- Miscellaneous Audience Recommendations:
- Annu Bilette
- Charlie Janes Anders
- José Saramago (yes, that was me)
- Johnny Erthen
- Lana Myers
- Nick Sagan, Idlewild
- Edmond Hamilton, City at the World's End
- The Magazine of Fantasy & Science Fiction
Final comments were to check social media for recommendations, and to read anthologies (particularly the various "Year's Best" anthologies).
Science Fiction and Theories of History
Saturday, 6:00 PM
Siobhan Carroll (mod), Christopher Weuve, Day Al-Mohamed, John Grant, Robert Fenelon
Description: "SF stories such as Dune or the Foundation series frequently deal with long stretches of time and the historical process itself. Some of them are based on specific theories such as those of Spengler, Marx or others. How does this influence the way we think and write about the future?"
- Al-Mohamed: Civilization/societies operate in cycles.
- Al-Mohamed: Social conflict theory--those on top want to stay on top.
- Al-Mohamed: "Star Wars" cycle.
- Weuve: Autonomous robots but no guided missiles in "Star Wars" cycle
- Grant: There are long-term histories, and future histories. "Future history is a dead animal."
- Audience: What about Babylon 5
- Audience: "Star Wars" will have cycles, "Dune" series also has cycles (fall, rise, fall, rise)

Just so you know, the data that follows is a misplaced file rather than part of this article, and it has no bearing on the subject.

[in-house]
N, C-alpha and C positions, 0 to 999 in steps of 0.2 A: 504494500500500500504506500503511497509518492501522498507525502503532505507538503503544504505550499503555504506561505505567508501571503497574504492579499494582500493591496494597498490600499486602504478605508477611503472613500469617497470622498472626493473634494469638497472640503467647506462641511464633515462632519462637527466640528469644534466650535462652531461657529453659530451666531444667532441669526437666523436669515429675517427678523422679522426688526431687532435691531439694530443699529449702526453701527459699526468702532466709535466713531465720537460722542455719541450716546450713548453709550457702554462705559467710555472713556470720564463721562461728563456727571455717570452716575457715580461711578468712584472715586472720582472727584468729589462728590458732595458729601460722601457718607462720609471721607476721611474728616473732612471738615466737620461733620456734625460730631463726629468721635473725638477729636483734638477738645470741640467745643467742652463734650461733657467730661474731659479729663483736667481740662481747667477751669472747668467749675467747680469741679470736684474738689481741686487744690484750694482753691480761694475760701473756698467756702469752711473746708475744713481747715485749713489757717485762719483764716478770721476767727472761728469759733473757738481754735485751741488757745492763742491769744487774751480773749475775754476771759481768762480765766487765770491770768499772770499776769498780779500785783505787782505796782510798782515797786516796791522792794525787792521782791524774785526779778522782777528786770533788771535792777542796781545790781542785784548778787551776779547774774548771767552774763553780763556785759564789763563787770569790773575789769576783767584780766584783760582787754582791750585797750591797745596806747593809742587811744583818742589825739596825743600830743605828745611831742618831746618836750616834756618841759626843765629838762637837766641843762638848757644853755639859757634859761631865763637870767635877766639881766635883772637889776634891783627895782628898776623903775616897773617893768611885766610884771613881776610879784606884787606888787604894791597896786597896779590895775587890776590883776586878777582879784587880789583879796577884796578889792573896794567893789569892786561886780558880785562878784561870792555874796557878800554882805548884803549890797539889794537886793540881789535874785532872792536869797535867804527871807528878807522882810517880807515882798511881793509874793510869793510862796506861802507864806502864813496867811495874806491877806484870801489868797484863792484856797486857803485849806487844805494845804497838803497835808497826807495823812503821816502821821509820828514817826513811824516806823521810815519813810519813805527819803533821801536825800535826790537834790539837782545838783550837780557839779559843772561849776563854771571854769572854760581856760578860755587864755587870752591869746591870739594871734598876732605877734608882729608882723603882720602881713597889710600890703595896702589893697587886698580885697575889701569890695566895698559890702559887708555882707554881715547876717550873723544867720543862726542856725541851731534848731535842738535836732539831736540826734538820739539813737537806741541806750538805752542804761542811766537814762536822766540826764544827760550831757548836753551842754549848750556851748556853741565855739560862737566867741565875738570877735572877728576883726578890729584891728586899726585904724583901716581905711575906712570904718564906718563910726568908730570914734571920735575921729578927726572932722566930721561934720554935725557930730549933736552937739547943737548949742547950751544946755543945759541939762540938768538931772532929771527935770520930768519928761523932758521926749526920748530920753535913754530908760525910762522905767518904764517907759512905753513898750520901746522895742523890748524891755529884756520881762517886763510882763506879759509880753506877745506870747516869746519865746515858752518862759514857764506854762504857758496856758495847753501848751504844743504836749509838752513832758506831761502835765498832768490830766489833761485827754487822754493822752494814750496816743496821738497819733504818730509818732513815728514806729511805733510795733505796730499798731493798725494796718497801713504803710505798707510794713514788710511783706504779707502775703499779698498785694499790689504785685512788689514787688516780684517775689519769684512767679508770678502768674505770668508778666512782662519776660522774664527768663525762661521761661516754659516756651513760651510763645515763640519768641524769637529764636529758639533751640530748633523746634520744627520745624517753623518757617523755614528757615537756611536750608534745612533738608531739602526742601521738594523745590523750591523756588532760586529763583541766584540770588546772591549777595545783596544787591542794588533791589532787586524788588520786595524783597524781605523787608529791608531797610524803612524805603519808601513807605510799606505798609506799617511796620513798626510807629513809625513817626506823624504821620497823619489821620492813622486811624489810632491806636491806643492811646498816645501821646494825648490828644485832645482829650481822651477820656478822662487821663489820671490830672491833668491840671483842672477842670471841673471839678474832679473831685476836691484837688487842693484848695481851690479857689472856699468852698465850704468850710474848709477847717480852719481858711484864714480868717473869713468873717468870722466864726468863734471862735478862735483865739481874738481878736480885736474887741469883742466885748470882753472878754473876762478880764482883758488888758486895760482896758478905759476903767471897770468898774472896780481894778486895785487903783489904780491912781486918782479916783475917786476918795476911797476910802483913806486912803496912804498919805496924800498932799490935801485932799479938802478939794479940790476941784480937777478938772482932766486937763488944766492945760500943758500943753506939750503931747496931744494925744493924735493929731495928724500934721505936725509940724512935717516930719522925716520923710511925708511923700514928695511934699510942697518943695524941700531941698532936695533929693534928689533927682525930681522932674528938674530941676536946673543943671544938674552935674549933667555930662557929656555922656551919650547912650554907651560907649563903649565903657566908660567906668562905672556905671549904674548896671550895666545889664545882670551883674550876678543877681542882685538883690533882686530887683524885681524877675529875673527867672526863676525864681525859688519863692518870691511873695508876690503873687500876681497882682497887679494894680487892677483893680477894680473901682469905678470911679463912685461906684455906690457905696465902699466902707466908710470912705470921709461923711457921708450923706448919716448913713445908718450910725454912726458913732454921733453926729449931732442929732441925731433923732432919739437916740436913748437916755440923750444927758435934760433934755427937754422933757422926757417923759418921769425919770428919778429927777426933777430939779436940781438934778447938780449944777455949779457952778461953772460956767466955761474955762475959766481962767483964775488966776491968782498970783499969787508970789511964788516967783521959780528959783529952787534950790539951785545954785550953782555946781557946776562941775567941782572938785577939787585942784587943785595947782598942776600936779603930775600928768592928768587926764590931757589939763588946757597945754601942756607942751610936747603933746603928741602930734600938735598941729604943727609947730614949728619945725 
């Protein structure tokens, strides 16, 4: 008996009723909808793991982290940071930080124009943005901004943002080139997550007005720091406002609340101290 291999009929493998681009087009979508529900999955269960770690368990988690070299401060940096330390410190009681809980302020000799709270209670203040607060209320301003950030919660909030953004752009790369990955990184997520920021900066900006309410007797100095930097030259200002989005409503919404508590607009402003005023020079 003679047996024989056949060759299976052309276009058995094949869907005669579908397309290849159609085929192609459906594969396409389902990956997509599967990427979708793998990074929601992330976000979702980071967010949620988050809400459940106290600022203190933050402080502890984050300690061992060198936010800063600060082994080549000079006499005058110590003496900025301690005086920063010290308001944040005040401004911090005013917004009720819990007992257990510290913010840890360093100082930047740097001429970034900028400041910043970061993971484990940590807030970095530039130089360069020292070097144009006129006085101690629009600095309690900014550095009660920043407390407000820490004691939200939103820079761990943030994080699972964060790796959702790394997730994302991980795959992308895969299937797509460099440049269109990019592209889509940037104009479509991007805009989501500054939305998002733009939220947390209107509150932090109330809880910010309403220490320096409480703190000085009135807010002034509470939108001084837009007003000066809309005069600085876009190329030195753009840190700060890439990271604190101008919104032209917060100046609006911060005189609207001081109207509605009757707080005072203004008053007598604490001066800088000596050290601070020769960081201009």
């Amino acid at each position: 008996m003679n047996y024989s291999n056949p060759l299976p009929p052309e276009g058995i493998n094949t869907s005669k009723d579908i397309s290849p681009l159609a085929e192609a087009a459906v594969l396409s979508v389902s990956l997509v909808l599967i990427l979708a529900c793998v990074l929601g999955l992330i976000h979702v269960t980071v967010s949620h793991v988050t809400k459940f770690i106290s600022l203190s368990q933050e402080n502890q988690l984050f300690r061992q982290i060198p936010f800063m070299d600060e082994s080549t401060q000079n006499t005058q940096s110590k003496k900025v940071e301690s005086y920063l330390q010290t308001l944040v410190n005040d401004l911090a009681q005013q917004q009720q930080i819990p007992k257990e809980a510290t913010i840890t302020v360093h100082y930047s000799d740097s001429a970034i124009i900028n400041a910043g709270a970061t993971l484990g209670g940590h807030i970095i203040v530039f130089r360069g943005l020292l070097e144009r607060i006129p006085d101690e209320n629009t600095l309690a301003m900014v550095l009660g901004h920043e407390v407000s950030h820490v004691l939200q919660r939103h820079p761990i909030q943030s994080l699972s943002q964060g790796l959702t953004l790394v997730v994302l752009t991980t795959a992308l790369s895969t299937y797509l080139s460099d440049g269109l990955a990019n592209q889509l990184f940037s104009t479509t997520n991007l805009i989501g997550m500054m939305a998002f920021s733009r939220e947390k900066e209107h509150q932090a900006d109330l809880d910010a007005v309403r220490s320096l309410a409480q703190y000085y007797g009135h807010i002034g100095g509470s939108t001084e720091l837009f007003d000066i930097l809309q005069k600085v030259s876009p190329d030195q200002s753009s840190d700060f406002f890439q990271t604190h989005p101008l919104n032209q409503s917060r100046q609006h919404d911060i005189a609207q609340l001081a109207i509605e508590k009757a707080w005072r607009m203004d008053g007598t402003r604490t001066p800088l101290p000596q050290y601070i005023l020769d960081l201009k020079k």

- Fenelon: Mad Jack Churchill
- Weuve: Richard Todd
- Audience: Kim Stanley Robinson's "Mars" has historical scope: people, environment, technology.
- Fenelon: Yoshiko Tomido and mobile suits
- Fenelon: Greeks vs. Achaemenids (Persians)--Persians had stagnated on technology
- Audience: A. E. Van Vogt's Voyage of the Space Beagle had characters use Oswald Spengler's theory (i.e., that a culture acts like an organism with a limited lifespan) to defeat enemy.
- Audience: Scott Westerfield.
- Fenelon: The British Empire looked strong until 1944, then sacrificed itself for war.
- Fenelon: Look at Chinese dynastic cycles.
- Al-Mohamed: Cycles, economics, politics, military.
- Fenelon: Effects of philosophers on history.
- Fenelon: Montesquieu -> Adams -> Madison
- Audience: Malthus was wrong, but he thought we would peak and then decline due to birth rates.
- Fenelon: Environmental issues dropping food supplies.
No one talked about the scale: years vs. centuries vs. millennia.
Beyond Lovecraft: The Cthulhu Mythos Today
Saturday, 8:00 PM
John Ashmead (mod), Darrell Schweitzer, A.C. Wise
Description: "Exploring how the Cthulhu mythos has evolved beyond its creator."
- Edmond Wilson's "New Yorker" article, "Tales of the Marvellous and the Ridiculous" was cited. ("Surely one of the primary rules for writing an effective tale of horror is never to use any of these words ['hideous', 'monstrous', and 'blasphemous']--especially if you are going, at the end, to produce an invisible whistling octopus.")
- Ashmead: Lovecraft has had much much influence than the size of his ouevre would warrant.
- Ashmead: Alien is his favorite Lovecraftian movie: a cold, indifferent universe, alien aliens, etc.
- Wise: Prefers Prometheus: going into ruins, etc.
- Ashmead: Reading the Necronomicon in the new "Mummy" movies is a bad idea.